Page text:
In a League of Its Own

Above: Junior League members past and present celebrate the opening of the Byram Pool; Photography by Bob Capazzo.

Every fall for more than twenty years, the Junior League of Greenwich (JLG) holds its annual Road Rally to introduce new members to the reach of its community impact in an up-close and personal way. The morning-long tour features pit stops at places such as the new community pool at Byram Park, Children’s Day School and the Boundless Playground in Bruce Park.

At each stop veteran JLG members are on hand to give a little history about the role its membership—along with a long list of community partners—played in creating these vital Greenwich institutions and recreational spaces.

JLG community director, Hillary Watson; executive director Kids in Crisis, Shari Shapiro; CEO Boys & Girls Club of Greenwich, Bobby Walker

The tour, of course, serves as an interactive highlight reel. “A tour of everything we’ve done would probably take all day, maybe longer,” says current JLG President Elizabeth Peyton laughing.

Since it was formed sixty years ago, the JLG has evolved into an accomplished group of volunteering women, currently more than 650 strong, who collectively flex their service and leadership muscles to identify and fill pressing community needs. From its 1959 inception, the Greenwich chapter of the international service organization has helped launch more than 113 community projects.

“There are a lot of people in this town who say if you want to get something done, give it to the Junior League,” says Lin Lavery, a former JLG president and Greenwich realtor who went on to serve as a Democratic member of the town’s Board of Selectmen.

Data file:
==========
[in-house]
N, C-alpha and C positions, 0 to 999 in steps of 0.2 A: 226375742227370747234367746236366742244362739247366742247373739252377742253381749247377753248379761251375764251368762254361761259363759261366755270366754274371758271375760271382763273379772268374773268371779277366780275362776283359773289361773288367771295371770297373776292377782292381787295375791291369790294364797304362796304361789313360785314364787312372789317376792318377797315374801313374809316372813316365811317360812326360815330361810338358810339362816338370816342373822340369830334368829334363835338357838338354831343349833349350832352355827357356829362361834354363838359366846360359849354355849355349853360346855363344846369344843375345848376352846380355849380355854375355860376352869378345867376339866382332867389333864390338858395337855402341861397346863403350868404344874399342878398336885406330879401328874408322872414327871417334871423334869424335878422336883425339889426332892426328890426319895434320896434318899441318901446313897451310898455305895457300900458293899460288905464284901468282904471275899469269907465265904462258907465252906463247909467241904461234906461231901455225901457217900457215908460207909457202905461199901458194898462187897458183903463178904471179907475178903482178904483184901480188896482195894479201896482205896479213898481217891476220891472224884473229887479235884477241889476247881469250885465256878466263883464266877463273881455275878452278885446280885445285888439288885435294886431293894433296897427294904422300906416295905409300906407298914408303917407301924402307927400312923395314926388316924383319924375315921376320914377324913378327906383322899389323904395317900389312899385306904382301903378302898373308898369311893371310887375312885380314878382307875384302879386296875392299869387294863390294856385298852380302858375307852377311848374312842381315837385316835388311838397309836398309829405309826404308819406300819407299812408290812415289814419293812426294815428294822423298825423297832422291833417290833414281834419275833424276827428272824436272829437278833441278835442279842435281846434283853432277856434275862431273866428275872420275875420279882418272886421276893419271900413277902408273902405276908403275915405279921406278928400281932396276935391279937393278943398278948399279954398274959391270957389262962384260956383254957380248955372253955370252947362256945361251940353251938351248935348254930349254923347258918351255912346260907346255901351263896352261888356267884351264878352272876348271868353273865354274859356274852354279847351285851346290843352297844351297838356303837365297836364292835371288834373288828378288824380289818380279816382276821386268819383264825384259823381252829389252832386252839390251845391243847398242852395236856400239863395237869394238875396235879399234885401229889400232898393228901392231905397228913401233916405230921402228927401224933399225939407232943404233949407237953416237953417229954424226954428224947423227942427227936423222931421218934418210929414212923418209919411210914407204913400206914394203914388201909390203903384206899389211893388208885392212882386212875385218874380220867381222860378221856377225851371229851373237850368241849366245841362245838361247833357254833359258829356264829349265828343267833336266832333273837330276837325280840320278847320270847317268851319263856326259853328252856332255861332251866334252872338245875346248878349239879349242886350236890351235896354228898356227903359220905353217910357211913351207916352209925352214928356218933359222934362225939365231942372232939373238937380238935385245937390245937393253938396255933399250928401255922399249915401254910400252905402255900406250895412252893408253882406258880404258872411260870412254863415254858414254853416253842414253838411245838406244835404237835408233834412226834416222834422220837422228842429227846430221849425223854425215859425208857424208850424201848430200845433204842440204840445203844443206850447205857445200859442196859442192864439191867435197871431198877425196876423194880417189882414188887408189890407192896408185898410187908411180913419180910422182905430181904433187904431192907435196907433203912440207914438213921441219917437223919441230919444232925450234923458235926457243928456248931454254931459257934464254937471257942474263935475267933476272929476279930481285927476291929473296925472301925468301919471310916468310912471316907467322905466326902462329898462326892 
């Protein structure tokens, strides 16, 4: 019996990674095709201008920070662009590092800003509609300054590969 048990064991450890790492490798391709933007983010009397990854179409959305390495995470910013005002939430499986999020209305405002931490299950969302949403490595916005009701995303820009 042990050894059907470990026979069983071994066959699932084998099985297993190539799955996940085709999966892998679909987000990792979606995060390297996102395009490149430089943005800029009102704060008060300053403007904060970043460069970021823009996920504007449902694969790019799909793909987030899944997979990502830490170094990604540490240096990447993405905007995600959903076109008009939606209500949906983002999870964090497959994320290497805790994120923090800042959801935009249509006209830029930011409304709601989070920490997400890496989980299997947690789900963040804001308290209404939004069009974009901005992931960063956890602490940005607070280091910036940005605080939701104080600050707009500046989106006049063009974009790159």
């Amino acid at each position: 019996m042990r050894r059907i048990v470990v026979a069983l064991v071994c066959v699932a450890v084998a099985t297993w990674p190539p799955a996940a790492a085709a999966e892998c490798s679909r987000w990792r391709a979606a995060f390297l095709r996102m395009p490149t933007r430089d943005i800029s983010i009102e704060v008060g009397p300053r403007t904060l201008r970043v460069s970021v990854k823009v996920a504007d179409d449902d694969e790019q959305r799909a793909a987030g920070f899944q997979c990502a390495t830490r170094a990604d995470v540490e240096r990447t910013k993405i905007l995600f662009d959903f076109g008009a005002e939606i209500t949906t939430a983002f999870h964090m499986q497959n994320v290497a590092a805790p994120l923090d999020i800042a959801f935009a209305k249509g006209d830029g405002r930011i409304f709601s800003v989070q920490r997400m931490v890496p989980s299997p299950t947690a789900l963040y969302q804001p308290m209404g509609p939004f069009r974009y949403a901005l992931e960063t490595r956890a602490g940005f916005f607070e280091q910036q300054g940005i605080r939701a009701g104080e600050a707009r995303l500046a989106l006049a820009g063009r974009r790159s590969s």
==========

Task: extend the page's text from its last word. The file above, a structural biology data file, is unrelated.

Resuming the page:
While the JLG has been the driving force behind the construction of many brick-and-mortar projects, former president Anne Miller, who led the organization in 2011, notes its legacy extends beyond taking projects from great ideas to ribbon cuttings. “Every year, we’re launching programs and service projects and also thinking about new things that need to get done.”

Betty Hinckley, founding member and first president of the Junior League of Greenwich

Last year is a good example of the way JLG members roll up their sleeves to make Greenwich a better place: They helped mentor more than 250 local tween and teen girls through the PositivelyMe! and PositivelyMore! programs, created more than eighty-five literacy kits for clients of the nonprofit Family Centers, sent fifty floral bouquets to breast cancer patients at Greenwich Hospital, and committed to raising more than $2.5 million to help open the new community pool complex at Byram Park.